Answered by Ustadh Salman Younas
Question: Assalam aleykum
As a female medical student I have to be in a room alone with a male examiner for examination.
Am I sinful? Does it mean that I can’t become a doctor?
Answer: assalamu alaykum
Being in seclusion with the opposite gender is prohibited. Scholars define “seclusion” as a man being alone with one woman who is not of unmarriageable kin (mahram) within an enclosed area in such a way that a third party is unable to see or enter upon them.
As I detailed elsewhere, the following scenarios would not be considered impermissible seclusion:
(a) a man and a woman being outside in public, such as a street or sidewalk.
(b) a man and a woman being in an enclosed area that people can and do routinely enter and exit without requiring permission, such as a mosque.
(c) a man and a woman being in an enclosed area that people cannot easily and routinely enter without permission but where they are visible to outsiders, such as a glass office whose door is closed.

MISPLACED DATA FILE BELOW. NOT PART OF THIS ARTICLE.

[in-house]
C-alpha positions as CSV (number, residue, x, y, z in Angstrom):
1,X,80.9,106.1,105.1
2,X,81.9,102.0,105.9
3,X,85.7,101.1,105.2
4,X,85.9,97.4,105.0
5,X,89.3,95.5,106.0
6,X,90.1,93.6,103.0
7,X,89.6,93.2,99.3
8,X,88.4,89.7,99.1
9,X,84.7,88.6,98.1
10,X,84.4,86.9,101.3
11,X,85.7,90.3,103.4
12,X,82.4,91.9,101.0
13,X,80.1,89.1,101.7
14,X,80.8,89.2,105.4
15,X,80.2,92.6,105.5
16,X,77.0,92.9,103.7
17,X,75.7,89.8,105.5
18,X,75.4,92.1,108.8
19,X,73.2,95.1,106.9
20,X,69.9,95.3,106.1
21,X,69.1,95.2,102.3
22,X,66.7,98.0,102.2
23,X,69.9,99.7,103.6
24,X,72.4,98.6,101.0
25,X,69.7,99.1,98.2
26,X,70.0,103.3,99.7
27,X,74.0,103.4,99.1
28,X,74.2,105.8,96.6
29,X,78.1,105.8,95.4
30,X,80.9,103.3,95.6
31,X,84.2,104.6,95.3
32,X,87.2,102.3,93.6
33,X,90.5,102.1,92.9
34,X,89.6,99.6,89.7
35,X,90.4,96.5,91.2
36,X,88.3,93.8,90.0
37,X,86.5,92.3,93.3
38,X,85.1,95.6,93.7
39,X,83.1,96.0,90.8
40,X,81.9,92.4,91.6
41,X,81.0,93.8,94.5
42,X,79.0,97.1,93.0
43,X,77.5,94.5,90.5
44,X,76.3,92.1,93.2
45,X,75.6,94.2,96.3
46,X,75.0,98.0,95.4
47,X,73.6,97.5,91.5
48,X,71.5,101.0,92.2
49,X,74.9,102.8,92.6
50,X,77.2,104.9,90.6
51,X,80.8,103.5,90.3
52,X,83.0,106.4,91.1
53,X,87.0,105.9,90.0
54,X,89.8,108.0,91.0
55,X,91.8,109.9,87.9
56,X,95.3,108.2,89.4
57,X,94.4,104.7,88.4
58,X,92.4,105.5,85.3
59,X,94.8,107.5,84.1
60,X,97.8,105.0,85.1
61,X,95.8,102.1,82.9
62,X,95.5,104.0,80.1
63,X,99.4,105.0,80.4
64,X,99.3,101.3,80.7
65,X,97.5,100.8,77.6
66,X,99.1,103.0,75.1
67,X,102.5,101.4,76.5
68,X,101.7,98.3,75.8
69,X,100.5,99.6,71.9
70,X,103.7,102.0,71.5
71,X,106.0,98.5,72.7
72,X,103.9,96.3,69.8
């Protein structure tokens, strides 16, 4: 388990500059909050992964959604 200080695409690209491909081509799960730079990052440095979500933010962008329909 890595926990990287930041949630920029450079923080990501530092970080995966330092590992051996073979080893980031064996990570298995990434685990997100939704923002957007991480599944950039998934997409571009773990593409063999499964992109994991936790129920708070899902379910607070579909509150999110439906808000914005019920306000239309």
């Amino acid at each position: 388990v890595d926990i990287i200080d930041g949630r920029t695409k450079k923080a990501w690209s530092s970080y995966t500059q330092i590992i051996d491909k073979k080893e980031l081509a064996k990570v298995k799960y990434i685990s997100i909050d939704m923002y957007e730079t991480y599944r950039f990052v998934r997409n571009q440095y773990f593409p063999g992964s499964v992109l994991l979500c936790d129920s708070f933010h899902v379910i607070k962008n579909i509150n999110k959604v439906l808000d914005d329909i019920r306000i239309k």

(d) a man and a woman being in an enclosed area that people cannot easily and routinely enter without permission but where there is a barrier separating the two.
(e) a man and a woman being in an enclosed area that people cannot easily and routinely enter without permission but with another person present who is either (i) a mahram or spouse, (ii) an upright non-mahram man, (iii) an upright non-mahram woman, or (iv) a group of non-mahram woman.
[Ibn Abidin, Radd al-Muhtar (6:368) but interpreting category (e(iii)) as relating to very elderly woman; Nawawi, al-Majmu` (4:173-74); Mawsu`a al-Fiqhiya (19:267-68)]
As such, if you are in a room for your examination with only one other male with the door of this room being closed in a manner that people are not able to see you or enter upon, this would be considered seclusion.
However, in cases where there is a genuine need and no alternative for a non-seclusion examination setting, it would be permissible as an exception to the original rule. In your case, there is a genuine need. Therefore, there will be no blame upon you for sitting such an examination.
[Ustadh] Salman Younas
Checked and approved by Shaykh Faraz Rabbani
Ustadh Salman Younas graduated from Stony Brook University with a degree in Political Science and Religious Studies. After studying the Islamic sciences online and with local scholars in New York, Ustadh Salman moved to Amman. There he studies Islamic law, legal methodology, belief, hadith methodology, logic, Arabic, and tafsir.